Northern Prairie Wildlife Research Center
Swallows and martins are specially adapted to aerial life and spend more time in daylight flight than all other songbirds. People appreciate swallows and martins because of their insect-eating habits, tameness, and because their arrival signals the presence of spring. North American swallows gather in large flocks during the fall in preparation for migration and can be seen in large numbers perching on utility lines. Members of this family which can be seen in North Dakota include the bank swallow, cliff swallow, rough-winged swallow, tree swallow, barn swallow, and purple martin.
Tree swallows are common in any wooded habitat near water, especially where dead trees are abundant to provide nesting holes. Tree swallows often take advantage of artificial nesting boxes when natural sites are scarce. The female will often line the nest with feathers which she often plucks from other birds. Eggs are white-pink in color and are very small; about 1 inch in length and weigh 1 ounce.
Tree swallows feed on flying insects, but in cold weather can rely on berries and some seeds if insect populations become low. Large colonies will often gather in the fall in large numbers to roost in bushes or reeds of wetlands. Tree swallows are easily recognized by their two-tone coloration and their rapidly repeated call, a liquid "silip-silip-silip".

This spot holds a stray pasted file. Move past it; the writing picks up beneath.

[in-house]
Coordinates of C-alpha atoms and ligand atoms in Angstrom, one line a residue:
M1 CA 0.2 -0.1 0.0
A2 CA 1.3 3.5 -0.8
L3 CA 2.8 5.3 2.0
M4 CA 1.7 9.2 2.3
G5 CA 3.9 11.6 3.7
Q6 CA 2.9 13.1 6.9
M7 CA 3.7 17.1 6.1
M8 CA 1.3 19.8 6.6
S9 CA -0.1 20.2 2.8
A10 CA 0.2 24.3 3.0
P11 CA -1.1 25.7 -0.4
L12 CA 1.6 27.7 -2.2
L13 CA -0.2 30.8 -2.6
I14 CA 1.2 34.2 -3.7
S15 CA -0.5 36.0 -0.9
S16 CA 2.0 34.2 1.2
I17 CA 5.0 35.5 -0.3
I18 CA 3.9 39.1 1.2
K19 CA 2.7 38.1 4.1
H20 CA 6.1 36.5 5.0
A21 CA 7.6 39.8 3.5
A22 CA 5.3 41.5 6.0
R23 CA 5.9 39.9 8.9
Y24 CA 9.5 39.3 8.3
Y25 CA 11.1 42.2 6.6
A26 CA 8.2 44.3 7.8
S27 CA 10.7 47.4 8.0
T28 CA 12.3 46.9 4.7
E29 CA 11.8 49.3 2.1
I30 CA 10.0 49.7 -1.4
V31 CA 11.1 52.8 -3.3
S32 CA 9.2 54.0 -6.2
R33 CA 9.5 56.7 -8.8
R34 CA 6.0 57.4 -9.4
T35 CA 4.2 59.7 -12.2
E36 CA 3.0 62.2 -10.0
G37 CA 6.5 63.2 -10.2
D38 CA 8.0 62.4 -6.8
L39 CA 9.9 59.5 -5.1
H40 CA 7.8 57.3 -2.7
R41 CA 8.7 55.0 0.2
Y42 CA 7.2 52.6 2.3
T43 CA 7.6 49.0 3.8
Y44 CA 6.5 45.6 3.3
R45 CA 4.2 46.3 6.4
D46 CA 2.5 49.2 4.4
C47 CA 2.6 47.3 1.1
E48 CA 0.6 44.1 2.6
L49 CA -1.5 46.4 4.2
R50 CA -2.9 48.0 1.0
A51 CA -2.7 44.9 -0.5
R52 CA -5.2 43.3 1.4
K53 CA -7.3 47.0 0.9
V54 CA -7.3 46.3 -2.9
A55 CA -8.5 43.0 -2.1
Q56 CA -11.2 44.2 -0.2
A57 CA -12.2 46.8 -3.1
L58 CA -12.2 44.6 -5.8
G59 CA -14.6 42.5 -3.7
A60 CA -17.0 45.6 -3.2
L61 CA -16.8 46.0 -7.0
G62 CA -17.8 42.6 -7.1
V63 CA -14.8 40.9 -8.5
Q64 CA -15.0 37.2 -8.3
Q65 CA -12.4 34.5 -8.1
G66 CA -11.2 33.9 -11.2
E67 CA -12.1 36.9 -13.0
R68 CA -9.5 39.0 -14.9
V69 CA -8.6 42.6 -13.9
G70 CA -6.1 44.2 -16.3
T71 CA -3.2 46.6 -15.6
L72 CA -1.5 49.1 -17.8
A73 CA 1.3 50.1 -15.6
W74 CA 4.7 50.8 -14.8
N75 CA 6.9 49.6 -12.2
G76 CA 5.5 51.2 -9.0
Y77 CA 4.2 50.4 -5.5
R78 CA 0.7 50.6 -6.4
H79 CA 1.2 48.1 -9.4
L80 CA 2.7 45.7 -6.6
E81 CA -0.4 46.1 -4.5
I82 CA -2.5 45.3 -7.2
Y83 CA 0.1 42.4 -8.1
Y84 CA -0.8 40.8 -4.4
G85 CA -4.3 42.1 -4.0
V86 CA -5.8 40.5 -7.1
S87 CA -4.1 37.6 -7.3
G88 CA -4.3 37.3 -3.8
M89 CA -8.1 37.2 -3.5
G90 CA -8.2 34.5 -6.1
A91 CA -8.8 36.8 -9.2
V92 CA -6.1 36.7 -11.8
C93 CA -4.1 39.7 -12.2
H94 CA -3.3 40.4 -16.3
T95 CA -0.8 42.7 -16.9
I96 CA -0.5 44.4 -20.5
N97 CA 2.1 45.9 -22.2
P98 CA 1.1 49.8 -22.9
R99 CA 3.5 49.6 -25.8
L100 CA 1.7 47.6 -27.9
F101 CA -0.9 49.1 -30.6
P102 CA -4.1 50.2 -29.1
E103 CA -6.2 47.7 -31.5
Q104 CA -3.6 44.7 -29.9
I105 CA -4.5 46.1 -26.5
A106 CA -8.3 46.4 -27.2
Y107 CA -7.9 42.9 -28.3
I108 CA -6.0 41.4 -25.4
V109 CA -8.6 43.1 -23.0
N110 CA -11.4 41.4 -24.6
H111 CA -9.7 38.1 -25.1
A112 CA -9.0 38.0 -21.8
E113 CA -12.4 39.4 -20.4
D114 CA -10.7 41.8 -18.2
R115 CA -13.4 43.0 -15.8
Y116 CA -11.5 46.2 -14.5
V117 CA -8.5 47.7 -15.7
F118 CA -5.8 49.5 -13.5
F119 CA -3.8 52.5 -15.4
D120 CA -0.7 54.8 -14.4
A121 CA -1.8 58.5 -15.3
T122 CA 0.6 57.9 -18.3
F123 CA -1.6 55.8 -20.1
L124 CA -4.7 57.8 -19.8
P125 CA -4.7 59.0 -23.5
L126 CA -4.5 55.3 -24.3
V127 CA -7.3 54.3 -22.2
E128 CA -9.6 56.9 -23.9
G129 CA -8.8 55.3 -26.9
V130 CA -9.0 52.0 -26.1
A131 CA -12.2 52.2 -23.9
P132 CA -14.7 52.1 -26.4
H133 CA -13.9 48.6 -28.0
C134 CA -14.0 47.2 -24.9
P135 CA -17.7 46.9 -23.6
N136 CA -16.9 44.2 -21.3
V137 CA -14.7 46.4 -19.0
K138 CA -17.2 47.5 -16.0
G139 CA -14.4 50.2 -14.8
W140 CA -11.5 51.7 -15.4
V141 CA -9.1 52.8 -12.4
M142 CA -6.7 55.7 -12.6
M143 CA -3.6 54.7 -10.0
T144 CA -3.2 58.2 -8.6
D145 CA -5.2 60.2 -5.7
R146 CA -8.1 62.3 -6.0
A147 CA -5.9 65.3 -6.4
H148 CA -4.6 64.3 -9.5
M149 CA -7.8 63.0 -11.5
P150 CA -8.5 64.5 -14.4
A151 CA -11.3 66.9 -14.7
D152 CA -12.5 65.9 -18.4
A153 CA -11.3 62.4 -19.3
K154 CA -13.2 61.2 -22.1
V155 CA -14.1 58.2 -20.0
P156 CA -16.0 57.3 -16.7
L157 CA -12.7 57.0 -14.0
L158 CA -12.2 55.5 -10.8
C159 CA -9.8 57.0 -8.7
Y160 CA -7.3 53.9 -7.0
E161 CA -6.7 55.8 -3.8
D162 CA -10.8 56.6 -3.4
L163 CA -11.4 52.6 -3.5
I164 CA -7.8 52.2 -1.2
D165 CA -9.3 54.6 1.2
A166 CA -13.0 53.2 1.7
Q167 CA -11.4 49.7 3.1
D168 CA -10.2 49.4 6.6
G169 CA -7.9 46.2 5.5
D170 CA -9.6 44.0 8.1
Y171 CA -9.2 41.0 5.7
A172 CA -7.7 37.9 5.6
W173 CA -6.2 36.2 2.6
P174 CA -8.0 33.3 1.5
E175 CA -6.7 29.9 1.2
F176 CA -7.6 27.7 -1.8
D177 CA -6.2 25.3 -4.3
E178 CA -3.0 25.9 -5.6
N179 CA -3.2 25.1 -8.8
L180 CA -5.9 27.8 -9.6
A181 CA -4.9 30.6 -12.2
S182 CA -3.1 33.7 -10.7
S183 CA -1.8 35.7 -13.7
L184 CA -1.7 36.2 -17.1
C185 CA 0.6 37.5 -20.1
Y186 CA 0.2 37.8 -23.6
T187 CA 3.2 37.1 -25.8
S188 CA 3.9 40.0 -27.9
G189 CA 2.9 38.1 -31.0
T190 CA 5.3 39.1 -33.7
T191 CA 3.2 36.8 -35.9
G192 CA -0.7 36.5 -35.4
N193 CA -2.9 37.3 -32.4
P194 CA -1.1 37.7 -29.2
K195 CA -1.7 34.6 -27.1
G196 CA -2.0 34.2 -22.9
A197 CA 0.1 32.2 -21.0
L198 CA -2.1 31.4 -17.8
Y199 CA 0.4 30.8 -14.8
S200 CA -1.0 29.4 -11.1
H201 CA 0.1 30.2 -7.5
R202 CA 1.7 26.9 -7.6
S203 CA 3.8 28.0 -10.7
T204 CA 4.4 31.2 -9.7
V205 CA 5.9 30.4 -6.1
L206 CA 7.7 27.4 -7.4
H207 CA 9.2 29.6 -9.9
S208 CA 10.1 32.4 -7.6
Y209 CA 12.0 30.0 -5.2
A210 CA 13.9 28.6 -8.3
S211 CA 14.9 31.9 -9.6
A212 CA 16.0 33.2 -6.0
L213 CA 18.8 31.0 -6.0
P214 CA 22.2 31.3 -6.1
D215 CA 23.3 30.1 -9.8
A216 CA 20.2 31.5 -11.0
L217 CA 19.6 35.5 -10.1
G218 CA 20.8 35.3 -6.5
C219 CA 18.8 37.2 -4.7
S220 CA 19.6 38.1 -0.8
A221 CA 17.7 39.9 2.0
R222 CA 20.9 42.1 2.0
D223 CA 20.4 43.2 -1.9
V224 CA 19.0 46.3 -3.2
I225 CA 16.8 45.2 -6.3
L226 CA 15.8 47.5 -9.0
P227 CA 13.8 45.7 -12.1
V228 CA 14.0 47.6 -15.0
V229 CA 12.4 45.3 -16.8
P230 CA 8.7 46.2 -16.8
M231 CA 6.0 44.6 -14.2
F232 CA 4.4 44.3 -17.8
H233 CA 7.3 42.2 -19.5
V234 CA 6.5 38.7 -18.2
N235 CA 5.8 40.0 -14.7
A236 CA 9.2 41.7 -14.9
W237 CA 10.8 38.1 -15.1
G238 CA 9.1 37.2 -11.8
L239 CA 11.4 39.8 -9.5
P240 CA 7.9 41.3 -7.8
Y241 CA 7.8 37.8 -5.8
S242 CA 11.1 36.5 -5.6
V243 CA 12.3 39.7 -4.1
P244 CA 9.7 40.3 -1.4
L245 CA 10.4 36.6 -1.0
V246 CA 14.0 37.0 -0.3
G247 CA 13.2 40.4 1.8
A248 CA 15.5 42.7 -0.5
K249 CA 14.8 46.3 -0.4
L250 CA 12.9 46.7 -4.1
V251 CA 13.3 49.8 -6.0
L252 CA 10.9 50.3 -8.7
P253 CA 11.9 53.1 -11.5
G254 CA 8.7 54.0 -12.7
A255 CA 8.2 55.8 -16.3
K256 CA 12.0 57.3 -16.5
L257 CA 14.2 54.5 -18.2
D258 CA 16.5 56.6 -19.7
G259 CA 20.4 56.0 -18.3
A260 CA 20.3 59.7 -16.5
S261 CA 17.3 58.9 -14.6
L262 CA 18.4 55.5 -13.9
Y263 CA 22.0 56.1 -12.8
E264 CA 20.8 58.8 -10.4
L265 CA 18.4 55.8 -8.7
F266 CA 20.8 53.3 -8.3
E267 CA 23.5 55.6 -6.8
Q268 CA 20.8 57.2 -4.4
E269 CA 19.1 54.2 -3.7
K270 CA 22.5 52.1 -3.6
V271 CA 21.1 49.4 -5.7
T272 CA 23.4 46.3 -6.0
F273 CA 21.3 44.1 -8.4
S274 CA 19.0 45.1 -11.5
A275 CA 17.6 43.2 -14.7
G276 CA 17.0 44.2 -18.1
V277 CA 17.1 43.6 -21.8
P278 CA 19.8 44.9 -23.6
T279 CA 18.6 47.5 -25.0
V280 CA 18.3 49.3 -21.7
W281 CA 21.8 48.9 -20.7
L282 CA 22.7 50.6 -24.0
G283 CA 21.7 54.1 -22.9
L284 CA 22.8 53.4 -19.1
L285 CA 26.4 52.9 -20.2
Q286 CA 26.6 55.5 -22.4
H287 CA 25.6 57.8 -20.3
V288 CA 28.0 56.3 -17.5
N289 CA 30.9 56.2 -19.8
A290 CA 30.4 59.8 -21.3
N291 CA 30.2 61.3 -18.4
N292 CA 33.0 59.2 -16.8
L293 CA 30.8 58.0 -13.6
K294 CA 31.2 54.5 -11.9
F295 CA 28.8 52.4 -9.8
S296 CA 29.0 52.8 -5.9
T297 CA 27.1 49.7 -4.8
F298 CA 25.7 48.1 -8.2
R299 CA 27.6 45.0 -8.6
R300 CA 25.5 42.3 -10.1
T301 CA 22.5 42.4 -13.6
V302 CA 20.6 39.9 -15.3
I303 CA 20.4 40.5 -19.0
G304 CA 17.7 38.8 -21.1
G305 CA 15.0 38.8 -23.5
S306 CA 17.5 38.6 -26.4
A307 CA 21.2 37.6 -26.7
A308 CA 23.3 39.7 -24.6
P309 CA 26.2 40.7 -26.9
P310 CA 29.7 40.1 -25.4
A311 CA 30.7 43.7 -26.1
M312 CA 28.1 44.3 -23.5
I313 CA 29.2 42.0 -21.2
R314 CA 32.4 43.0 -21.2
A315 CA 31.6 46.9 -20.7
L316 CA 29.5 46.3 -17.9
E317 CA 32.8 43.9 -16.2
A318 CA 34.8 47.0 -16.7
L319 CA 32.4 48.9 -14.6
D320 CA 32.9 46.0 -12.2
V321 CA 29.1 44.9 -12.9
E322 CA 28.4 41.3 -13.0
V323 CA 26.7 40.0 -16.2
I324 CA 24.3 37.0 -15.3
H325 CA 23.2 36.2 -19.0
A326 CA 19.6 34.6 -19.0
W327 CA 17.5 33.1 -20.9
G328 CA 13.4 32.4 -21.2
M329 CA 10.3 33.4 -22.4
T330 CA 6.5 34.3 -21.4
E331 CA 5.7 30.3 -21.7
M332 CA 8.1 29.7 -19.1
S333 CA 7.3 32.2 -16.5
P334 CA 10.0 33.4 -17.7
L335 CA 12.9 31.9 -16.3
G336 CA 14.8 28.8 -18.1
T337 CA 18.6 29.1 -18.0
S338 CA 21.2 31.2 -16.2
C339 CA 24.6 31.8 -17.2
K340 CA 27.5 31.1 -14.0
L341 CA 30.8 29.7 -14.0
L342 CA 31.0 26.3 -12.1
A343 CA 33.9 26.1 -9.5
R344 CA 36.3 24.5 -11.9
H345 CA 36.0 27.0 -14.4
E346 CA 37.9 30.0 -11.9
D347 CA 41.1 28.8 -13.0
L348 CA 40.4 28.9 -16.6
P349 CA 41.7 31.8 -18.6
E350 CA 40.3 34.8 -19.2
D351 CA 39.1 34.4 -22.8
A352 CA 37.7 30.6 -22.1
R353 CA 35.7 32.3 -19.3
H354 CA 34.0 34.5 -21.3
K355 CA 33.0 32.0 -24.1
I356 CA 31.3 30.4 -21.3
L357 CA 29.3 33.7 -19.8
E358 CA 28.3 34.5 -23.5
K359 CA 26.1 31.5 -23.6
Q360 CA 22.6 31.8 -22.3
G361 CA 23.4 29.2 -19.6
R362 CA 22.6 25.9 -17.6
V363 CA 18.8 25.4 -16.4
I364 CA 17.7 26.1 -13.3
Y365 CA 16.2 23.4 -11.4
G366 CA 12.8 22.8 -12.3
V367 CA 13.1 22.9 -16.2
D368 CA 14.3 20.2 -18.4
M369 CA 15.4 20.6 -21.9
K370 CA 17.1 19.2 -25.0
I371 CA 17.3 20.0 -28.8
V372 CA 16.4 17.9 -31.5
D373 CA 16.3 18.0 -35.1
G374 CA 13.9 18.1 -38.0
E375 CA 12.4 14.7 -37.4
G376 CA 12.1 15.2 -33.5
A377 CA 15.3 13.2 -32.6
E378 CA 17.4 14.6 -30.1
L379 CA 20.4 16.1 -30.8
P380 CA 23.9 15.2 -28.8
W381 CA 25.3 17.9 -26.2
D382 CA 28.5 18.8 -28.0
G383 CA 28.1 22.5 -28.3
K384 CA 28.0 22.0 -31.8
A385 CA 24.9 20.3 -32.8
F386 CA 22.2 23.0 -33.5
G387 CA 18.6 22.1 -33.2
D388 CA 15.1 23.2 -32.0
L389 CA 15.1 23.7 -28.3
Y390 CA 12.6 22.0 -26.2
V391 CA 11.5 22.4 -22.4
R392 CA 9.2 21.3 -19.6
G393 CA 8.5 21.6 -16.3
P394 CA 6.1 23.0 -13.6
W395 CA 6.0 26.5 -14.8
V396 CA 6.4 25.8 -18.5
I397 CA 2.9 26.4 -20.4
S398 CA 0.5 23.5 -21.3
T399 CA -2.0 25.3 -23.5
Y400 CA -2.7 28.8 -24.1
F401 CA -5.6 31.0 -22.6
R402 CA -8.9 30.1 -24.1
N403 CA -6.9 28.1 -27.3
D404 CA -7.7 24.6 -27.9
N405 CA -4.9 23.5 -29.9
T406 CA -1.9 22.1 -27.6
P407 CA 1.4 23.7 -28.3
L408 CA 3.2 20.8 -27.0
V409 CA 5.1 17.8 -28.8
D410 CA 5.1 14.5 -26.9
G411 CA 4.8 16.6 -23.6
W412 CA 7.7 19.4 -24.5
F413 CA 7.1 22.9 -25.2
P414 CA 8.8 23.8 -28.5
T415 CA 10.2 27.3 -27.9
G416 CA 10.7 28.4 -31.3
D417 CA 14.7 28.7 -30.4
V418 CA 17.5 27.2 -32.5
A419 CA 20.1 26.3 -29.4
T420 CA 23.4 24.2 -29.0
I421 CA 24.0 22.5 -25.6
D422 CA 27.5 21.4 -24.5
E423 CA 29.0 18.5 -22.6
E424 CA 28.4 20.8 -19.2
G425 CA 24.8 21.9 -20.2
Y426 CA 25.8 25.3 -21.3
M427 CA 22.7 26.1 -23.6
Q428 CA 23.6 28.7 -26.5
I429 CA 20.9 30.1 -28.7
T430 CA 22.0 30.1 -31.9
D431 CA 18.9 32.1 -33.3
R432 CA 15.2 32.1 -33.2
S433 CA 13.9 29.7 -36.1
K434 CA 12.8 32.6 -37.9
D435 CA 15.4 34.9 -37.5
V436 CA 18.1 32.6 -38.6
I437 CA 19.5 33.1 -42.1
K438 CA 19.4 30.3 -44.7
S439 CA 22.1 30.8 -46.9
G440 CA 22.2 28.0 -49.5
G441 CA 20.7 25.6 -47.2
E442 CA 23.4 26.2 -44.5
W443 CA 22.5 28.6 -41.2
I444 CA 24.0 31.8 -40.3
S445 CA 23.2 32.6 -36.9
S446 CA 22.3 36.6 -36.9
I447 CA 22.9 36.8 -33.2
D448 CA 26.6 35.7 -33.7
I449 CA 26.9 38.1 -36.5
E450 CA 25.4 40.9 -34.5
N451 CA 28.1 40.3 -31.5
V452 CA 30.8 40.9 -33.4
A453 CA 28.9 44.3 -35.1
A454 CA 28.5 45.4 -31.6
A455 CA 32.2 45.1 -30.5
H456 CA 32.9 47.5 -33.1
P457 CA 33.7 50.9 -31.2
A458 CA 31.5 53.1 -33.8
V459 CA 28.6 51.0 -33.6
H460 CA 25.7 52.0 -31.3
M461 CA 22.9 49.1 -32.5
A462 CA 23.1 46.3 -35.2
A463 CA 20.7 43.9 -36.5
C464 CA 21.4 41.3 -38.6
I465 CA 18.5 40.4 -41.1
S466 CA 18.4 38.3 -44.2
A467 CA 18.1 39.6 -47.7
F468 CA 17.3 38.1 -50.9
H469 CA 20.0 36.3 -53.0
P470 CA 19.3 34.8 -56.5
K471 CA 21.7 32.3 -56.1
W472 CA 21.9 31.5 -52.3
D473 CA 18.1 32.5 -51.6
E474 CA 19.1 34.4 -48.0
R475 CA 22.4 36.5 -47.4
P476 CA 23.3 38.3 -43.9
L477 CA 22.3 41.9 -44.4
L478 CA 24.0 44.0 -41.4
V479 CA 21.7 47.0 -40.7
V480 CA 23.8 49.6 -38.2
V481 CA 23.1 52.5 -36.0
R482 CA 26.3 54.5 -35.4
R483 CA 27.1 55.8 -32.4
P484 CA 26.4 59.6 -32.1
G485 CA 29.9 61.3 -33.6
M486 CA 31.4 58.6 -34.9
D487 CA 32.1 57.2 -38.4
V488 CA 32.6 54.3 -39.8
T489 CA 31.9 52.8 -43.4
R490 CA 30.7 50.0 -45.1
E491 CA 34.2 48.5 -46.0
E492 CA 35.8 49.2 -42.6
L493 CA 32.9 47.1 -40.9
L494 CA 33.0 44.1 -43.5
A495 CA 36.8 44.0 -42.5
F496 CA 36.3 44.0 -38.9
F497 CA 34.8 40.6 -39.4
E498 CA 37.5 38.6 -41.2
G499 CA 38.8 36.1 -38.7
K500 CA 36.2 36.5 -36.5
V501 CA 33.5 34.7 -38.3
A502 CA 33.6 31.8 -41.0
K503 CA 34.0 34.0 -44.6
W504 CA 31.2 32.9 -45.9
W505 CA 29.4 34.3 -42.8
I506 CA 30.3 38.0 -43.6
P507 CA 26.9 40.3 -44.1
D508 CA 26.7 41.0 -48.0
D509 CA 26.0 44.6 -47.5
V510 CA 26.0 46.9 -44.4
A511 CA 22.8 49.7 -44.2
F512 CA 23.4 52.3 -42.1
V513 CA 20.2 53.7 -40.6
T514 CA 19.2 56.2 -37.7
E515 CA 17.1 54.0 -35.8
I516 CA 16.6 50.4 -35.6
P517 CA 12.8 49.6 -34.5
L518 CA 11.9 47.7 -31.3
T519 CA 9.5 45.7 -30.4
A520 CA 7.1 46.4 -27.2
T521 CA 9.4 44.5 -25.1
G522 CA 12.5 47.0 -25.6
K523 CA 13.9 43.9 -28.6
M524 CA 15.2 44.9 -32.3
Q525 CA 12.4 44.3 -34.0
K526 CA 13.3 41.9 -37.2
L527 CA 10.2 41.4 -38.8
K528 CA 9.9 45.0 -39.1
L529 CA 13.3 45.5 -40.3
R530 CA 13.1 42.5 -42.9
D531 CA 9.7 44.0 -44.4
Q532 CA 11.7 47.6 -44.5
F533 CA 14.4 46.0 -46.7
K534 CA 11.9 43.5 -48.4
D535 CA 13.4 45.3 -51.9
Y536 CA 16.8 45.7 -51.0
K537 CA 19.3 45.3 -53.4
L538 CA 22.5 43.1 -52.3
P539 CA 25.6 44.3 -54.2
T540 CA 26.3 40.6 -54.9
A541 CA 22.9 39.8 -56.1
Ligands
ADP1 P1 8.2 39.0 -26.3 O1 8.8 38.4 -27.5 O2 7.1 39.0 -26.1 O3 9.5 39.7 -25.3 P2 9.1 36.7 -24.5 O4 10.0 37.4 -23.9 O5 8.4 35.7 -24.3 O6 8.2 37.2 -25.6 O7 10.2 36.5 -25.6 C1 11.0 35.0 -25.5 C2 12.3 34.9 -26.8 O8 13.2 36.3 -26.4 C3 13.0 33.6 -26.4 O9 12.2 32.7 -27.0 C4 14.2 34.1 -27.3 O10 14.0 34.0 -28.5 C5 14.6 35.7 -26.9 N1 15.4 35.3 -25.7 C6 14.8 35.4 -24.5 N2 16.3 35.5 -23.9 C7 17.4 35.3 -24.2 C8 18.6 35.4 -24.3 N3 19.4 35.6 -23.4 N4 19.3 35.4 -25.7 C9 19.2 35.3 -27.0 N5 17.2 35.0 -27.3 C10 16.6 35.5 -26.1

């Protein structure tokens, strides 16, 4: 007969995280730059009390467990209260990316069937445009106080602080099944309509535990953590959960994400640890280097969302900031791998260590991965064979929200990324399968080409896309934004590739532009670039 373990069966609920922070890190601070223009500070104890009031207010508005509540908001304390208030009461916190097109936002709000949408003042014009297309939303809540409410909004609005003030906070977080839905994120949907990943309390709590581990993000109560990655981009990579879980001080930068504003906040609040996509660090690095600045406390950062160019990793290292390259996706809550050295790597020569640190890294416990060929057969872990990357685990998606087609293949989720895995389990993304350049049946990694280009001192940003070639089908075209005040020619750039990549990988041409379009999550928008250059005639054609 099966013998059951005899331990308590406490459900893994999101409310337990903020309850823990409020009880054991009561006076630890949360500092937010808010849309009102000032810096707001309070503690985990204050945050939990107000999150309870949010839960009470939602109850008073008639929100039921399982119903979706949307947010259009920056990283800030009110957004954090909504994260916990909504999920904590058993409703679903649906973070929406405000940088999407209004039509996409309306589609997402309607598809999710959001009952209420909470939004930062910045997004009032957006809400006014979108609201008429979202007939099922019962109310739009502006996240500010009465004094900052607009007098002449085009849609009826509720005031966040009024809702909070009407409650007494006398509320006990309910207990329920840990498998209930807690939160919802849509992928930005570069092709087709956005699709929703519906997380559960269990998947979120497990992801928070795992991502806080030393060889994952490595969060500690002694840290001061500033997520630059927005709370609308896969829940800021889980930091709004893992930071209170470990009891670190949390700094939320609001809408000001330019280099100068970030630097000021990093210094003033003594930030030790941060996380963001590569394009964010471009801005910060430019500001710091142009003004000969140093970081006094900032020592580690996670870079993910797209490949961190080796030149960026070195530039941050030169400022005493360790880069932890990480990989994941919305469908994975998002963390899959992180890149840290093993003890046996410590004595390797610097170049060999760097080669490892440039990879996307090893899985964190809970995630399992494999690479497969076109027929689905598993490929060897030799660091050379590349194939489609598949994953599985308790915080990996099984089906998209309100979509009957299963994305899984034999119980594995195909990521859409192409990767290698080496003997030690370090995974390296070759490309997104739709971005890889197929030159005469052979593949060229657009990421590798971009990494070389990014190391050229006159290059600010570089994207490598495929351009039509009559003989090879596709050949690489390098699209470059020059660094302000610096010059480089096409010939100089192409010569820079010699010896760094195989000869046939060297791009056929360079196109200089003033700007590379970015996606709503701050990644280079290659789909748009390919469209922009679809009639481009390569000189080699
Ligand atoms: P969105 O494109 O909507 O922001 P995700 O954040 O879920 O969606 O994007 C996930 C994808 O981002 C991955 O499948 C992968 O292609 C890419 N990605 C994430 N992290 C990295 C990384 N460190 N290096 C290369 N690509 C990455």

The barn swallow is the only swallow with deeply forked tail. It will feed on flying insects over fields, ponds, or marshes. The barn swallow can often be seen following farm machinery which stirs-up insects. The barn swallow will nest in colonies, or sometimes singly, and builds the familiar nest that looks like a cup of mud. The female often builds the nest where two walls come together to form a 90-degree angle. Common nest sites include bridges or boat docks, eves of old buildings and even urban dwellings. The nest hardens like cement and is held together by mixing the mud with straw or dried grass. Nesting occurs from April through July and 4-5 eggs are laid which are colored white with brown specks.
The male purple martin is not purple but rather a uniform blue-black which appears entirely black at a distance. It prefers habitat near farms, marshes, forest edges, and urban areas near water. It catches most of its food in flight including mosquitoes, dragonflies, moths, and horseflies. Purple martins will nest in woodpecker holes or other natural cavities among cliffs or rocks. In urban settings, purple martins take advantage of "martin houses", which are large colony nesting boxes placed upon a 15-20 foot pole. Nests are constructed of a wide variety of materials such as leaves, feathers, mud, paper, and even crayfish legs. Breeding season runs from March through July with the female laying 3-7 white eggs.